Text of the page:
Tag Archives: overseas banking

Island Hospitalty and more

Considering the past week relatively successful, Diane and I are spending the last weekend in temporary housing, this time at the beautiful Holiday Inn Resort in Batu Ferringhi, just down the street from our new condo. Wanting to give a huge endorsement to the staff at the Four Points Sheraton Penang for going above and beyond and rescuing us from the depths of the horribly dilapidated and sadly pathetic Copthorne Orchid Hotel, we can’t say enough good things about them. Our new friend Afi is one of the front desk staff and happens to live a stones throw from our new house and she made everything perfect from start to finish. Already texting Diane daily, she’s going to show us around the area where the tourists don’t go once we get settled in on her day off. (Malaysians work six days a week for the most part which is too bad because it doesn’t leave a lot of time to enjoy the beautiful country). Unfortunately nobody cancelled their weekend stay so we packed our bags and went up the road. While waiting for the van to shuttle our 10 bags of stuff over to the other place,  I partook in a great conversation with the general manager about everything from Malaysian politics to American films. Amazingly candid, expats should never engage in this kind of talk unless engaged by the other party but let’s just say I gained some valuable insights on how average citizens feel about the prime minister, at least in this state. Kudos to the hotel for a job well done.

imageInitial reaction to expat life in Malaysia so far is nothing but positive. Briefly touching on our first week’s agenda, getting around the island is easy. Modern, clean and very well air-conditioned buses traverse the entire main road of the island from the downtown core of Georgetown all the way to the end of the road at Penang National Park. Figuring we needed a pass, Diane and I navigated our way down to the “jetty” where the buses end and bought a seven-day unlimited pass by showing our passports and paying MYR 30. Needing a form for monthly pass that includes a the passport picture, we settled for the weekly one and used public transit all week while starting to investigate the ins and outs of where to shop and what to do. An even better option is Uber and although we haven’t used it yet, we downloaded the app and there’s no shortage of cheap available cars willing to come get you any time of day or night. People complain about taxis but maybe those people have no experience with real crappy taxis as we’ve only met friendly drivers willing to call another one should they be waiting for another passenger. Recently passed legislation removes haggling by using a metered system but we’re told some drivers refuse to use it, citing difficult economic times. Considered one of the cheapest countries in the world for taxis, we don’t have any issues with pricing.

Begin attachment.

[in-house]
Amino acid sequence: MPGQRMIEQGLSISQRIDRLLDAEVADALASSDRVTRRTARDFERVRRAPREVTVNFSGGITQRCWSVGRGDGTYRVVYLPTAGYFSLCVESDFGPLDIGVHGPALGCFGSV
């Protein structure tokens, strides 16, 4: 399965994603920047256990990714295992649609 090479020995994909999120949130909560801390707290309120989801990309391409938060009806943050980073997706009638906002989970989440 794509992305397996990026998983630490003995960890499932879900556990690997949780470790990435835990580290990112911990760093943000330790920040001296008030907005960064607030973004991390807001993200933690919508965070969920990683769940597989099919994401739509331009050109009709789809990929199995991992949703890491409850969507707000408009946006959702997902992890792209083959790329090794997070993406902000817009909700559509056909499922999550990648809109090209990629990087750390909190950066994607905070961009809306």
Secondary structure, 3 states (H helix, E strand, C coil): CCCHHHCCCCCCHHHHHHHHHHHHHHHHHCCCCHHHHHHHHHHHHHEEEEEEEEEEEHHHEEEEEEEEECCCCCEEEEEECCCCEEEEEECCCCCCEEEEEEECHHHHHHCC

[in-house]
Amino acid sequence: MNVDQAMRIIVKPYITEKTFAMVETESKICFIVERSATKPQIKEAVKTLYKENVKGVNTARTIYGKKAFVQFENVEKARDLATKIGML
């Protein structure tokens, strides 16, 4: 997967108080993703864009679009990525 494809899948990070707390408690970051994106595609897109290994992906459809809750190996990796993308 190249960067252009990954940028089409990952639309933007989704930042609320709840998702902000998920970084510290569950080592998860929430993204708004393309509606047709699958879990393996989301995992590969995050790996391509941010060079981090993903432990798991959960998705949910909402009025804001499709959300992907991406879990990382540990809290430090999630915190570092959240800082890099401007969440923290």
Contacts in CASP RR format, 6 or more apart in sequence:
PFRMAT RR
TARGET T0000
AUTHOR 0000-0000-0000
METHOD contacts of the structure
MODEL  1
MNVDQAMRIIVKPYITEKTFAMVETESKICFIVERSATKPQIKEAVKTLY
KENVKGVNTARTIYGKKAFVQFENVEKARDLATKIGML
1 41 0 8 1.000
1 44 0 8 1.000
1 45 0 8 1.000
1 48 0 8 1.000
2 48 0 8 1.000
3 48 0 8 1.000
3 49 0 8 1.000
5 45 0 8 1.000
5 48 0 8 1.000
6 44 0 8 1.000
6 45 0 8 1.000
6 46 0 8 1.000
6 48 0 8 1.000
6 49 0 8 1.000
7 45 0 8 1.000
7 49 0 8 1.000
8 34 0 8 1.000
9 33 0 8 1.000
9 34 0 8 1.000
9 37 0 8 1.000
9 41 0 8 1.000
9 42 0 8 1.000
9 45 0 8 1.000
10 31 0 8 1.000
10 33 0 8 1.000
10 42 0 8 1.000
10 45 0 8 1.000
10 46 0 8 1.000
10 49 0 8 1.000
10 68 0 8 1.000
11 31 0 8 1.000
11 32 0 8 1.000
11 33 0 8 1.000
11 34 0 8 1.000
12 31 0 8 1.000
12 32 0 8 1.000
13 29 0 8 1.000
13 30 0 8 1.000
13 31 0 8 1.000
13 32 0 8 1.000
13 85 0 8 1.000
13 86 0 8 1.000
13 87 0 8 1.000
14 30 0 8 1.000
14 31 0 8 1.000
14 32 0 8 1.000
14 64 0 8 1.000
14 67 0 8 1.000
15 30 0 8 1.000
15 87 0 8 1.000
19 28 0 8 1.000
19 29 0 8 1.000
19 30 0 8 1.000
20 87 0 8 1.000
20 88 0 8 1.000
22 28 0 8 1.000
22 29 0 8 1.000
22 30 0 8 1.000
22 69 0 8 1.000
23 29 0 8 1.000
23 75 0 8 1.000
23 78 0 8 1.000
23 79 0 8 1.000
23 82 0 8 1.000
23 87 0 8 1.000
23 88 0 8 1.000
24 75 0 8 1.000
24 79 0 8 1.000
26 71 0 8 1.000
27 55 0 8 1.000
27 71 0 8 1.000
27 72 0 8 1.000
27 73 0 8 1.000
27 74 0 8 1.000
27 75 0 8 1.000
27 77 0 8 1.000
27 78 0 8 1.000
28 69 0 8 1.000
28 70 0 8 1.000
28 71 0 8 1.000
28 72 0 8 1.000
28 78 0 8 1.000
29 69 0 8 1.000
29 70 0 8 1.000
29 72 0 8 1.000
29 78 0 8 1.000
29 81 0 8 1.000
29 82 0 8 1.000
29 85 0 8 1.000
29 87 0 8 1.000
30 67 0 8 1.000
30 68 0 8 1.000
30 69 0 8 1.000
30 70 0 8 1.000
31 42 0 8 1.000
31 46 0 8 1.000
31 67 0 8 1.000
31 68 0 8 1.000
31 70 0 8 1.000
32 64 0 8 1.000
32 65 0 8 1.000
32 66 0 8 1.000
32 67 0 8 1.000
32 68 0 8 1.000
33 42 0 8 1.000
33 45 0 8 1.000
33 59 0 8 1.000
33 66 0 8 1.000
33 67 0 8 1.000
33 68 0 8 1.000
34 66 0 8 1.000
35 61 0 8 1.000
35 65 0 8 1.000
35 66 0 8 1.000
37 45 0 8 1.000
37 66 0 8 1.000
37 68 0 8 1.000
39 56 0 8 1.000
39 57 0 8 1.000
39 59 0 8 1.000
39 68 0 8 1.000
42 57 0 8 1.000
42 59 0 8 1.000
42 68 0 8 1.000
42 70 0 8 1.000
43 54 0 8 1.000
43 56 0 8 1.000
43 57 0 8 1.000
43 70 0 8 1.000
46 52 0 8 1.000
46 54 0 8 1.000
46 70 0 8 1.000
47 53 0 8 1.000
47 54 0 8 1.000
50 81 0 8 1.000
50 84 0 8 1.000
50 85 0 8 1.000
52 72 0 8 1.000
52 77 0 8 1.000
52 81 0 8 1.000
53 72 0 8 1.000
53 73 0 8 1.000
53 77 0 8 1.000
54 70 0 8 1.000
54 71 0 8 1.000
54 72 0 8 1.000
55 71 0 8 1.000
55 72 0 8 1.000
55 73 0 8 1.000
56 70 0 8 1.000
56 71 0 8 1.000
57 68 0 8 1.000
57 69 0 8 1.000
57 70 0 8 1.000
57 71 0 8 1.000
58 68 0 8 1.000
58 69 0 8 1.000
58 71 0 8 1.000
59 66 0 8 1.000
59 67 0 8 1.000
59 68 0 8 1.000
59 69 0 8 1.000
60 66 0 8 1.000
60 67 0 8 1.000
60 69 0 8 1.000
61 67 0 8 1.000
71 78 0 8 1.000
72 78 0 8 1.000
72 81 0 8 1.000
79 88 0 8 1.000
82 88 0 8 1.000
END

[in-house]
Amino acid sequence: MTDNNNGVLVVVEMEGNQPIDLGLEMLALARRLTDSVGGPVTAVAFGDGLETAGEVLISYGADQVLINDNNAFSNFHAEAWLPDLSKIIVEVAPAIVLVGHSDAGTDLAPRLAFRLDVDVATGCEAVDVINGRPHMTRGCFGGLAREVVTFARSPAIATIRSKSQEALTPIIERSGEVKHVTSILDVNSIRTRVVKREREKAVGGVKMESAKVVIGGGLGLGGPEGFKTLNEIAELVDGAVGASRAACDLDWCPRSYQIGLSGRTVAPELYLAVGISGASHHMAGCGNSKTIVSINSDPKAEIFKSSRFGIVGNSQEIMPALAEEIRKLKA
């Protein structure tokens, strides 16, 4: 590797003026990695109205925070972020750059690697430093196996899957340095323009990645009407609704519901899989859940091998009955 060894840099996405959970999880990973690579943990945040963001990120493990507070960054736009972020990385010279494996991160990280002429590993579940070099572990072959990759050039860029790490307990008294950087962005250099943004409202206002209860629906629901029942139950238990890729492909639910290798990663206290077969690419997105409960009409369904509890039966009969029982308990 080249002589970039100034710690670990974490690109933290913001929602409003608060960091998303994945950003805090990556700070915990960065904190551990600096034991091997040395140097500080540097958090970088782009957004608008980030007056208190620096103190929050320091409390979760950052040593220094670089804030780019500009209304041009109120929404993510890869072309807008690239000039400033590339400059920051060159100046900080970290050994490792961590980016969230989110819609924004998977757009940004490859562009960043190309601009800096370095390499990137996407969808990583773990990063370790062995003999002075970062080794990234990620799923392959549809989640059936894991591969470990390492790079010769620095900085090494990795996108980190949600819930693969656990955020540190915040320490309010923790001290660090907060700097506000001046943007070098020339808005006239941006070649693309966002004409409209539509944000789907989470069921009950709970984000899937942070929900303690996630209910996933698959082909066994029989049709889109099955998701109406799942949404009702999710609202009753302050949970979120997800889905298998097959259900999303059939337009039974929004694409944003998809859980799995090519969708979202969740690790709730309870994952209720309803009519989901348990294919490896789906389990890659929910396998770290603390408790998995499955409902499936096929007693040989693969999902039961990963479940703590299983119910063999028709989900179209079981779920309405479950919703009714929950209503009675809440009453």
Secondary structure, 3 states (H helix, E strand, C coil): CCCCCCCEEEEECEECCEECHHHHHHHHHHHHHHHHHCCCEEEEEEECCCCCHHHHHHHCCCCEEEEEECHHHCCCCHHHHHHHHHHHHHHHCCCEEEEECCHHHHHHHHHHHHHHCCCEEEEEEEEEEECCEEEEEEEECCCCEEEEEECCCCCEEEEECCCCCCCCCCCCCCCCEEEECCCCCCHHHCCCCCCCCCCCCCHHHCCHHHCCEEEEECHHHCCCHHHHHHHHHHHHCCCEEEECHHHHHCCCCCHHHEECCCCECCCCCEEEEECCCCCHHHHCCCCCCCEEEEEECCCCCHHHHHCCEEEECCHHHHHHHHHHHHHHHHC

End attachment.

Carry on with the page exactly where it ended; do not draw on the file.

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Pre-Penang Progress Report

With a million thanks to our incredible relationship manager in Kuala Lumpur, I’m happy to report our Malaysian bank account is open ahead of our arrival. Defying conventional wisdom by accomplishing this from overseas, we’ve eliminated one major concern and can now concentrate on finding a place to live without worrying about financial issues. Flying directly to Kuala Lumpur on June 30th, we meet with our banker the next day where he’ll present us with checks, an ATM card and a credit card application form. Staying one extra day to catch up on sleep, we’re then off to Penang two days later where we’ll stay at the Copthorne Orchid Hotel for 11 nights while looking for a condo rental. Proving my research paid off, we opened a premier account in the USA a few months ago, giving us the go ahead to open overseas accounts before arriving. Granted you need the right relationship manager and ours was a referral from an old contact on the now defunct MM2H forum. Oh, and the KL to Penang flight on Air Asia was $19.50 USD.

imageConcentrating on getting a place to live, we wrote another one of our old contacts and she referred us to a local property agent who has a stellar reputation. Contacting her by email, she wrote back less than 10 minutes later and agreed to show us properties and drive us around the area as soon as we arrive next weekend. Reading up on the process, it seems a bit lengthy and costly by our standards with property agents wanting one month’s rent as a fee and landlords demanding upwards of two to three months rent up front as security deposits. Wishing to cover all the bases, we decided to look at third-party owners looking to rent properties directly which could potentially save money.  Finding no shortage of availability, we used the forum on InterNations and found a few possibilities. Setting up meetings the following week, we hope to wade through the process relatively quickly without getting ripped off. Of course, our ethnic advantage should help and we even booked a meeting with a European business owner dedicated to helping expats. Continue reading